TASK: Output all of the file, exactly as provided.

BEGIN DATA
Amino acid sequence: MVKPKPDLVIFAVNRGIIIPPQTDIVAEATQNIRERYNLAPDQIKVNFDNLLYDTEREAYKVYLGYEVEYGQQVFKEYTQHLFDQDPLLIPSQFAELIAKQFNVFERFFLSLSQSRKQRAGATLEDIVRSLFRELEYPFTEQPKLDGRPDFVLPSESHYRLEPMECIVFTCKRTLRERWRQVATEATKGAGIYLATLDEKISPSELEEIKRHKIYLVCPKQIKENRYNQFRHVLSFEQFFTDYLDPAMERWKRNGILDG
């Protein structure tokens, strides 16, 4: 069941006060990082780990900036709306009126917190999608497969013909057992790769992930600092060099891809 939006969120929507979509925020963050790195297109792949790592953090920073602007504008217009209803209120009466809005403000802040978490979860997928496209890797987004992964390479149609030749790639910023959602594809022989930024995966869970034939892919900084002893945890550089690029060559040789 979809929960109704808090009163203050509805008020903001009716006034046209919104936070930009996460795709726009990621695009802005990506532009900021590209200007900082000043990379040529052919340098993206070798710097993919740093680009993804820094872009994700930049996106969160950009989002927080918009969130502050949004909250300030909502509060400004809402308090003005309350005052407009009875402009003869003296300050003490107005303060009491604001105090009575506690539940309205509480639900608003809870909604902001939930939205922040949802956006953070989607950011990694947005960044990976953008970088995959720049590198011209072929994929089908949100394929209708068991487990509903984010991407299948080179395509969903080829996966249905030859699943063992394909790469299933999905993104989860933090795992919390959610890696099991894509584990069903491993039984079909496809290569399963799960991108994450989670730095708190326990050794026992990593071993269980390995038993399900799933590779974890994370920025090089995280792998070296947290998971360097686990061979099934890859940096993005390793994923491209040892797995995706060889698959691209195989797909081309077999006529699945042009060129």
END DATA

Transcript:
Amino acid sequence: MVKPKPDLVIFAVNRGIIIPPQTDIVAEATQNIRERYNLAPDQIKVNFDNLLYDTEREAYKVYLGYEVEYGQQVFKEYTQHLFDQDPLLIPSQFAELIAKQFNVFERFFLSLSQSRKQRAGATLEDIVRSLFRELEYPFTEQPKLDGRPDFVLPSESHYRLEPMECIVFTCKRTLRERWRQVATEATKGAGIYLATLDEKISPSELEEIKRHKIYLVCPKQIKENRYNQFRHVLSFEQFFTDYLDPAMERWKRNGILDG
């Protein structure tokens, strides 16, 4: 069941006060990082780990900036709306009126917190999608497969013909057992790769992930600092060099891809 939006969120929507979509925020963050790195297109792949790592953090920073602007504008217009209803209120009466809005403000802040978490979860997928496209890797987004992964390479149609030749790639910023959602594809022989930024995966869970034939892919900084002893945890550089690029060559040789 979809929960109704808090009163203050509805008020903001009716006034046209919104936070930009996460795709726009990621695009802005990506532009900021590209200007900082000043990379040529052919340098993206070798710097993919740093680009993804820094872009994700930049996106969160950009989002927080918009969130502050949004909250300030909502509060400004809402308090003005309350005052407009009875402009003869003296300050003490107005303060009491604001105090009575506690539940309205509480639900608003809870909604902001939930939205922040949802956006953070989607950011990694947005960044990976953008970088995959720049590198011209072929994929089908949100394929209708068991487990509903984010991407299948080179395509969903080829996966249905030859699943063992394909790469299933999905993104989860933090795992919390959610890696099991894509584990069903491993039984079909496809290569399963799960991108994450989670730095708190326990050794026992990593071993269980390995038993399900799933590779974890994370920025090089995280792998070296947290998971360097686990061979099934890859940096993005390793994923491209040892797995995706060889698959691209195989797909081309077999006529699945042009060129």